In an earlier post this summer I wrote that the words ‘question’ and ‘quest’ derive from the Latin word ‘quarere,’ meaning to seek, search for, hunt, or ask. I argued for framing our job as clinicians as engaging with the patient on a mutual quest that leads to a better life for the patient, and we do this to a large degree through asking questions.
Through our questions, we can help our patients contemplate what they truly want from life, what actions will likely be needed for them to reach their goals, what kind of plan will most likely lead to success, and what challenges and obstacles will likely arise on their quest toward these goals and how these obstacles can be overcome. The obstacles that arise will undoubtedly include external factors, such as lack of emotional, practical, and financial support; and internal factors, such as lack of skills, maladaptive coping strategies, and emotional dysregulation.
With that as background, today I wish to explore the other half of communication, and that is listening. This is likely a three-part series. I begin by considering whether listening is an encompassing enough concept on its own or should be thought of as part of something larger.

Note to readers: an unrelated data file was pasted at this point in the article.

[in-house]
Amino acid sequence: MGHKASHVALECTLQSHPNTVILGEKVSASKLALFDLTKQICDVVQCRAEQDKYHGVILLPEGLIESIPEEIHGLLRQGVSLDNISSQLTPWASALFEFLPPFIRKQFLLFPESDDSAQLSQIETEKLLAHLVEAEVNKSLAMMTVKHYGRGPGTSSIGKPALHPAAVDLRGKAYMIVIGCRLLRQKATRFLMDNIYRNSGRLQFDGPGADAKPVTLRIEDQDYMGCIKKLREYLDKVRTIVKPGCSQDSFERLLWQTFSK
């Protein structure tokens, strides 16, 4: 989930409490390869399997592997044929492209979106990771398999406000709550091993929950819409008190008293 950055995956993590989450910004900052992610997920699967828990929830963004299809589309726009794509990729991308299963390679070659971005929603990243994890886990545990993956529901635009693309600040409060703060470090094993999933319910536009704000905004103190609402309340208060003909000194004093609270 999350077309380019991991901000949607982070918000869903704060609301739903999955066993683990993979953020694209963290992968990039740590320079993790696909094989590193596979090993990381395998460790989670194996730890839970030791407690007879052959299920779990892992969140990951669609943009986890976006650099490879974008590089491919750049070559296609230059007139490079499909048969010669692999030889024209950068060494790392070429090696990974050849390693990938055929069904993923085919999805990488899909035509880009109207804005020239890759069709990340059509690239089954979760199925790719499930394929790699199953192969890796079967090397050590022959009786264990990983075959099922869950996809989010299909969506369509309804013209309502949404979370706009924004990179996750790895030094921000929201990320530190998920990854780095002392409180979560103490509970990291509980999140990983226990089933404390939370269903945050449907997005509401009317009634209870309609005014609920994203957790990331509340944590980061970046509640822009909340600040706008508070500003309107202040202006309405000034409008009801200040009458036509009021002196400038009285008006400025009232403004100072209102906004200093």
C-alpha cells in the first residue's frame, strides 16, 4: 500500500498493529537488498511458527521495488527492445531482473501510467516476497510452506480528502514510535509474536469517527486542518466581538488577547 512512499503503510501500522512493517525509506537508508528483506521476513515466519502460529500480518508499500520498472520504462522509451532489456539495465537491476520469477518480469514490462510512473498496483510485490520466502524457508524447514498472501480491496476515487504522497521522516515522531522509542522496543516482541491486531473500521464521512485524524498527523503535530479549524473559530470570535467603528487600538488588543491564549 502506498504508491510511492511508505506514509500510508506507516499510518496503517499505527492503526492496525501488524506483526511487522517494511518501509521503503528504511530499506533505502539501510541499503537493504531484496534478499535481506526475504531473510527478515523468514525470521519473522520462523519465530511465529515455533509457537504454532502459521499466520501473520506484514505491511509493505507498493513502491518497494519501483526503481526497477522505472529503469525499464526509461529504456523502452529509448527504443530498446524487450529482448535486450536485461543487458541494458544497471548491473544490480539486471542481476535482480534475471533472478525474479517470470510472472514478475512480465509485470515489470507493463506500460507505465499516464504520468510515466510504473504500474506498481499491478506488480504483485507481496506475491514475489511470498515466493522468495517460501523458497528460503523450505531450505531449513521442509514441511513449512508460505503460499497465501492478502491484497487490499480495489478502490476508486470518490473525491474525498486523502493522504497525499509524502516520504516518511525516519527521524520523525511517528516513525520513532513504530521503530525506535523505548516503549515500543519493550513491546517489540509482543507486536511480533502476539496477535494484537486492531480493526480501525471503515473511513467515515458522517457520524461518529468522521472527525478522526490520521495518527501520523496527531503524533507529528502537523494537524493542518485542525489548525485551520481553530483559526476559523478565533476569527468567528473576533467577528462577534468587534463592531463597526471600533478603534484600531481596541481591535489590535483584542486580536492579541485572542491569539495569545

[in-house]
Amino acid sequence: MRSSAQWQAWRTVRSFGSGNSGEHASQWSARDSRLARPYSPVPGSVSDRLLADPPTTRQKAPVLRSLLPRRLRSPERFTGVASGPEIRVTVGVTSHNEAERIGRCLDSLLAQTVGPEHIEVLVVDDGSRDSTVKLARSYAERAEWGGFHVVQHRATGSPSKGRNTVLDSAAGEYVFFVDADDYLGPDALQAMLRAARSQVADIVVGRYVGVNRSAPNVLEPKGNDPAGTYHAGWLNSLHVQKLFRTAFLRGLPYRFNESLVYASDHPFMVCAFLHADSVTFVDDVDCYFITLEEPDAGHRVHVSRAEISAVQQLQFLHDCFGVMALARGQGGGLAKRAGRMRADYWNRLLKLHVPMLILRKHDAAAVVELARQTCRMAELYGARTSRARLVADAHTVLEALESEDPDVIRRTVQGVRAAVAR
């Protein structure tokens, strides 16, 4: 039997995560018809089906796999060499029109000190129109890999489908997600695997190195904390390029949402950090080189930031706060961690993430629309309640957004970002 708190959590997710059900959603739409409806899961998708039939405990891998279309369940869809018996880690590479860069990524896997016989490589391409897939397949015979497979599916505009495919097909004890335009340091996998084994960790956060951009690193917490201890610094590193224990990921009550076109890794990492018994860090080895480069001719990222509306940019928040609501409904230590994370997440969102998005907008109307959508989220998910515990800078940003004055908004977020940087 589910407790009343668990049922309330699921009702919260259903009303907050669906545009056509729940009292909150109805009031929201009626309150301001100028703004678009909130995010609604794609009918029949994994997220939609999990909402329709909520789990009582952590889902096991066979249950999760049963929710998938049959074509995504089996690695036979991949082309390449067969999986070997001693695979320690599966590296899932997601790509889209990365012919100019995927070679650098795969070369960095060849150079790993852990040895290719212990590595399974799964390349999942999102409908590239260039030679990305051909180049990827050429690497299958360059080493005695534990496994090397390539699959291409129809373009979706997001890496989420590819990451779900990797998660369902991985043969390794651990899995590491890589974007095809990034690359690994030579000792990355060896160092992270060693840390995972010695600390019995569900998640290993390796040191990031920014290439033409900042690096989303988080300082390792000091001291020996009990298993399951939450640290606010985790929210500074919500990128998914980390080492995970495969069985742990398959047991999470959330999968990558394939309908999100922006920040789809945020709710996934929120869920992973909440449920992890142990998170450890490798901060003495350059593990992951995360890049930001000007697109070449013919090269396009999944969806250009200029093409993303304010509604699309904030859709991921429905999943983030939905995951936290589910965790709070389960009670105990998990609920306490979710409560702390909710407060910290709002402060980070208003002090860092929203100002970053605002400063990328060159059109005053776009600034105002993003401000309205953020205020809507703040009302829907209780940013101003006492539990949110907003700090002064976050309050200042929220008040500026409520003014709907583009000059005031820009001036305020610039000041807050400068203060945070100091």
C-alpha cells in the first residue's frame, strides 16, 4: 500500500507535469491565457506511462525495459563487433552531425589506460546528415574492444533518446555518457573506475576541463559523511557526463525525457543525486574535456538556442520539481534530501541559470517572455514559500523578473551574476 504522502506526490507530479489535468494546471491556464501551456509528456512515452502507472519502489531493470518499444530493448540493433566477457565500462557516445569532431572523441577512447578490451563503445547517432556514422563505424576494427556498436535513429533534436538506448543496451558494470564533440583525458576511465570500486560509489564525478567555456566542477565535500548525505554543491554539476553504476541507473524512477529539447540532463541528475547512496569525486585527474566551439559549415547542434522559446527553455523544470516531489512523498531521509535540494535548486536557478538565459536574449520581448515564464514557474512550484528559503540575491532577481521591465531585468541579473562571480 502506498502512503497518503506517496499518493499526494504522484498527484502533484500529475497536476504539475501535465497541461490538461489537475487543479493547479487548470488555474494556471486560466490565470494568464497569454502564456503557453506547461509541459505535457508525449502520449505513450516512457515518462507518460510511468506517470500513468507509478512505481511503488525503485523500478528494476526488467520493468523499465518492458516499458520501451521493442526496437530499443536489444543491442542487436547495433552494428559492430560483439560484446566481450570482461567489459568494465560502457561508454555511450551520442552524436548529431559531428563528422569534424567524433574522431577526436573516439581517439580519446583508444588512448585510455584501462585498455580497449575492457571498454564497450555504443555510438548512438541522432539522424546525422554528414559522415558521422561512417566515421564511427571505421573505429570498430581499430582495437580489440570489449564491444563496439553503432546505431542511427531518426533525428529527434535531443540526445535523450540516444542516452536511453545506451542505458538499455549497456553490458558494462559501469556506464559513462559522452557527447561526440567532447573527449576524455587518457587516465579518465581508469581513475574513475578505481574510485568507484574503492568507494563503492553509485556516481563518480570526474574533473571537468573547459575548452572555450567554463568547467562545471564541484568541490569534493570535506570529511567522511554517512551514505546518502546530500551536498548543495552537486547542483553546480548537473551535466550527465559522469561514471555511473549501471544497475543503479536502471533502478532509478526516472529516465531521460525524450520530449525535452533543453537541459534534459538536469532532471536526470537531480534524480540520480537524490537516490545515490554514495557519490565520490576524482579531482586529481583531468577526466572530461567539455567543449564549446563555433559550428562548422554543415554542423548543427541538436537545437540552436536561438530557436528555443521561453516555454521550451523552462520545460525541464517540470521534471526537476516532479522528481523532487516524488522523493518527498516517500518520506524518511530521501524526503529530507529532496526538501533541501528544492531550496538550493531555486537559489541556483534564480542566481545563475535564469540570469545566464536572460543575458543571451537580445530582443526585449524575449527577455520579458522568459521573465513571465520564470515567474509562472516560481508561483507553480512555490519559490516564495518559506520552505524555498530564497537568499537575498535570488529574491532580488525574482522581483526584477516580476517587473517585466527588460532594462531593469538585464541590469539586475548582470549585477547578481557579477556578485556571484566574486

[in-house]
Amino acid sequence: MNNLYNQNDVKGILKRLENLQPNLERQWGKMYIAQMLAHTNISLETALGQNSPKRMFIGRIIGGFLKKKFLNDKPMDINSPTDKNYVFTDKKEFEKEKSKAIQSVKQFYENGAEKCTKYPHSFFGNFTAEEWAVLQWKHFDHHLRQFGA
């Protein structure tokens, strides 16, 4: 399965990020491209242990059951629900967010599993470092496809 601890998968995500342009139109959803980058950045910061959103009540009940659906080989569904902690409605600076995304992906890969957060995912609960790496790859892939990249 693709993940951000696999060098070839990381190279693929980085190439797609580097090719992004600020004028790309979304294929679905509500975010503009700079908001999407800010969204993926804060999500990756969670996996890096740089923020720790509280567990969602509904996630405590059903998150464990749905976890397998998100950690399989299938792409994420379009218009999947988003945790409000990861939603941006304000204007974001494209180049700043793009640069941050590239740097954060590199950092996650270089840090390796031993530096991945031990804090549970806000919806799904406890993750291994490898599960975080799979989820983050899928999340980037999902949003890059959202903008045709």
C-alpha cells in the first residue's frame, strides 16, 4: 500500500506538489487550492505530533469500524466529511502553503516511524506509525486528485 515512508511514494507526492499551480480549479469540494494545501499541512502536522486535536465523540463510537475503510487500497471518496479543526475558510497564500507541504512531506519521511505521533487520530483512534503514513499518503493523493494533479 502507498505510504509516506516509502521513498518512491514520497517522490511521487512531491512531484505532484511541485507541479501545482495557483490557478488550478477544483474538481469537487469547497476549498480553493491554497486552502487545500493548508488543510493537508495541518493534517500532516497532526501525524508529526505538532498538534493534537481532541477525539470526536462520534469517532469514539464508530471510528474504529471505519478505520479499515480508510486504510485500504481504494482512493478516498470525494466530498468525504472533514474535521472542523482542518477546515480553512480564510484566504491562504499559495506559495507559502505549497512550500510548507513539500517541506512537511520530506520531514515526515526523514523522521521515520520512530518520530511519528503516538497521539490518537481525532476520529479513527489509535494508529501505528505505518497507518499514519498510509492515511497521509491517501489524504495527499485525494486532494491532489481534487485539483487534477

It is natural to think about listening as a process of hearing and taking the effort to try to understand what the speaker meant through their utterances. This is true but incomplete. It is helpful to place “listening” into the broader concept of “perceiving” that is part of the activity of communication that occurs between two or more people. There are two points I wish to make today.
One, when speaking, the information our dialogue partner, in this case our patient, communicates to us contains a diverse array of elements that we can experience across our senses. The speech act contains a string of words that have meanings that inhere directly in the words. We strive to understand these meanings in the way we would if the words were texted to us or transcribed. But speech utterances are more than strings of words; they include interruptions, short pauses, long silences, inflections, tones, emotional coloring, levels of loudness and energy, signs of indecision as the person struggles to find the right words, and perhaps paraphasias as the person misuses a word or a series of words. So, listening itself is much more complex than just hearing the naked words.